This Amazing Life

You wanted your child to have this amazing life. You planned and dreamed, scrimped and saved, and made sacrifices daily to give it to him. As he grew, you exhorted, rebuked, and instructed him in righteousness the best you knew how; never perfectly, but always with a heart that wanted him to love the Lord, love others, and walk in obedience.

Now, he’s grown and out in the world. And he does not have that amazing life. He does not know the Lord, does not walk in obedience, and loves himself above anyone else. He is lost. That life that you poured yourself out to give him; the one you knew would bring glory to God, and be the absolute best life he could have, is not reality. You watch him make foolish decision after foolish decision, and a little piece of your heart seems to crumble with each one. He does not have the life you dreamed of. In fact, the life he is living is one you would pour yourself out all over again to pull him out of. But you cannot.

You cannot change what he is doing, nor the choices he is making. What you can do—what many “prodigal moms” do—is decide not to know. Don’t ask, don’t tell is the attitude where many moms and dads have found safety and protection from the sorrow they feel each time they learn of another foolish choice or harmful habit. It’s just easier not to know. So, they keep a surface relationship with their rebel child. They don’t ask the deep questions, or spend enough time with them to have a real relationship, because they just cannot stand the pain of knowing the details of their life. It is easier to bury their heads and move on than to keep having their heart broken again and again. Better to let a scar form to protect themselves than to keep having the wound reopened. After all, what good does it do to know? It just hurts more, and doesn’t change anything.

If you’ve read any of my posts about my own parenting, you know that I am speaking from experience here. My wounds are fresh, and my heart longs to see my children enjoy that amazing life I’d hoped for. I’ve learned a few things though, and today I want to encourage you to think biblically about these two assumptions—it just hurts more and it doesn’t change anything. We’ll take them one at a time. Stay with me, and you may end up agreeing.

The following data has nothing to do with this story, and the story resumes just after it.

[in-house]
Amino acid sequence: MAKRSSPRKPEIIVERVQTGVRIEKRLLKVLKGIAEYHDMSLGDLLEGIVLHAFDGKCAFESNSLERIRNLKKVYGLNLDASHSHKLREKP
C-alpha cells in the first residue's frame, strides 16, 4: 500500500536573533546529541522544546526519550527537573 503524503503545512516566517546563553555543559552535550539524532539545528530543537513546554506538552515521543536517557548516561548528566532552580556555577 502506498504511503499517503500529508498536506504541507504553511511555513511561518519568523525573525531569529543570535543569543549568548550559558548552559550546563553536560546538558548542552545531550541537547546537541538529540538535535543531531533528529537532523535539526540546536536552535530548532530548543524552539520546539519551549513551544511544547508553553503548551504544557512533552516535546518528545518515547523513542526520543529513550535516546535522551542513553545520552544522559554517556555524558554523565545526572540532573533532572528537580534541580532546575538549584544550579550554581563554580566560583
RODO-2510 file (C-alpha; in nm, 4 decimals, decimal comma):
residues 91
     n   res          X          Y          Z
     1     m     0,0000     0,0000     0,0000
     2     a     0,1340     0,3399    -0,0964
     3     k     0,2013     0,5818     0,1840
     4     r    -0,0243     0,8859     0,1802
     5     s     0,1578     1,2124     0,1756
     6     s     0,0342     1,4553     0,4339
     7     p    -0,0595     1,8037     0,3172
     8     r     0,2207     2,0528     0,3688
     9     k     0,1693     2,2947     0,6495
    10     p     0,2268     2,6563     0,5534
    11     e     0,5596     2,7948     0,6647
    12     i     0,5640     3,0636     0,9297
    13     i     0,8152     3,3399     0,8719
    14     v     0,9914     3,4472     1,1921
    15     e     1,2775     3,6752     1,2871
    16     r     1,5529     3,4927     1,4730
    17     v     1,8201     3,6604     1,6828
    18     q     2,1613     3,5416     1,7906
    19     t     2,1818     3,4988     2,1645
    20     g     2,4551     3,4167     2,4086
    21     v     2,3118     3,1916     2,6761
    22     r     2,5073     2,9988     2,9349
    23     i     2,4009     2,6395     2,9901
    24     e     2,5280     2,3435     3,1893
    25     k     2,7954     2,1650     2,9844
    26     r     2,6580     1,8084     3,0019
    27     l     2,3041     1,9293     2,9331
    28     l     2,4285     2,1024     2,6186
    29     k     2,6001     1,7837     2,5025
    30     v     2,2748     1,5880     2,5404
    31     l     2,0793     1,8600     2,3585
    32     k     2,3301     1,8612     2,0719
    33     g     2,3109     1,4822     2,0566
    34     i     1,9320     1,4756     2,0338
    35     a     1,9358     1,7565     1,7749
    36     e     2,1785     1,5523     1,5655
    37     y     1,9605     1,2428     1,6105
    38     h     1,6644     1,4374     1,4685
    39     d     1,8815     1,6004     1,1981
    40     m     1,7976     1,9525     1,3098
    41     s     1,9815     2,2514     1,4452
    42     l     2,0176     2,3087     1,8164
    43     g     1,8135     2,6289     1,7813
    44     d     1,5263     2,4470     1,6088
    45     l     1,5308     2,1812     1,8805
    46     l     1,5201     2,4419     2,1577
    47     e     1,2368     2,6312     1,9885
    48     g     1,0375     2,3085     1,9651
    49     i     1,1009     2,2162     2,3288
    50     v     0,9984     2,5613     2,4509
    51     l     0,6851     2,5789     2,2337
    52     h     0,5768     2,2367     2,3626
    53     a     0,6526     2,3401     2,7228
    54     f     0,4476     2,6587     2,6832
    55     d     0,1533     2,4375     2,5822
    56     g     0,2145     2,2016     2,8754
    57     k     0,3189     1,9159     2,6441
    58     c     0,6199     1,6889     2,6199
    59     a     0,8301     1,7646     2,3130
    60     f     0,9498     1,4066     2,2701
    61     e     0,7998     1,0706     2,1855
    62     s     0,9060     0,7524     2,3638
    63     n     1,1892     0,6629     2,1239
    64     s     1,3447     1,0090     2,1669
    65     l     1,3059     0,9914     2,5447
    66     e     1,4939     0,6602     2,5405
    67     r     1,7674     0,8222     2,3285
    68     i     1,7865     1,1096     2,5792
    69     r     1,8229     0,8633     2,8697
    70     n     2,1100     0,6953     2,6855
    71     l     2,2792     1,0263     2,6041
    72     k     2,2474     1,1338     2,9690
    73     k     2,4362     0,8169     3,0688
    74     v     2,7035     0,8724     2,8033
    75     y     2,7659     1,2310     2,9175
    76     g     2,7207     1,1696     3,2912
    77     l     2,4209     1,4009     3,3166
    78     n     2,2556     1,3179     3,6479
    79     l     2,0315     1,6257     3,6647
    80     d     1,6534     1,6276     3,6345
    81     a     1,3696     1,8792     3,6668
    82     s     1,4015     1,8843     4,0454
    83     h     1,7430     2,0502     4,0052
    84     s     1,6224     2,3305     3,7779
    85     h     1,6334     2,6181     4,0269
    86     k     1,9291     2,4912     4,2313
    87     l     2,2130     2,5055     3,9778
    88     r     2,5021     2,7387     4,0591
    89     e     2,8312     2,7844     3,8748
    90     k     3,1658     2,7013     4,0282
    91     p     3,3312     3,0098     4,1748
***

It just hurts more.

Each new revelation, each discovery of more wickedness or sin in your prodigal’s life really does seem to intensify the pain. But I think we need to ask ourselves, when we learn of new things they are doing, an important question: What has really changed? If we are thinking biblically, we need to reason from an eternal perspective. Has anything eternal changed? For example, was he unsaved before you learned that he was drinking too much? Now that you know, is he less saved? Is he less likely to be saved? Has he strayed too far this time for God to save him? Again, if you’re thinking biblically, you know that the answer is no. God can save him from the very lowest pit of this life. In fact, God may use that very development that has you so heartbroken to bring your adult child to new life!

Yes, our straying children’s sin is deeply painful. I am not saying here that we shouldn’t mourn and weep for the sinful choices our children make. We would not be human if we didn’t feel that deep, painful longing for our children to leave their life of sin, to know the Lord and to walk with Him. Neither am I saying that we should go down with them, enabling them to continue in a destructive lifestyle. At some point, when a loved one has descended into the idolatry of substance abuse or they have angrily rejected us, we may have no choice but to withdraw from their lives. Otherwise, we must remind ourselves that nothing has really changed. Though the circumstance or sin may seem more grievous or deeply rooted, the one and only thing that really matters is where they stand before God. This will rightly inform our prayers, and keep us from the pit of despair and fear because we know that our loving God is sovereign over this one and only thing that really matters.

Jesus Christ Himself modeled this for us. He saw the sin of his people. He wept over their unbelief, and he grieved over their rebellion. But one thing he did not do—He did not turn His back or distance himself from them because it was just too painful to know. He brought them before His Father, interceding for them, and this is what we must do. This brings me to my next point.

My knowing about his sin won’t change anything.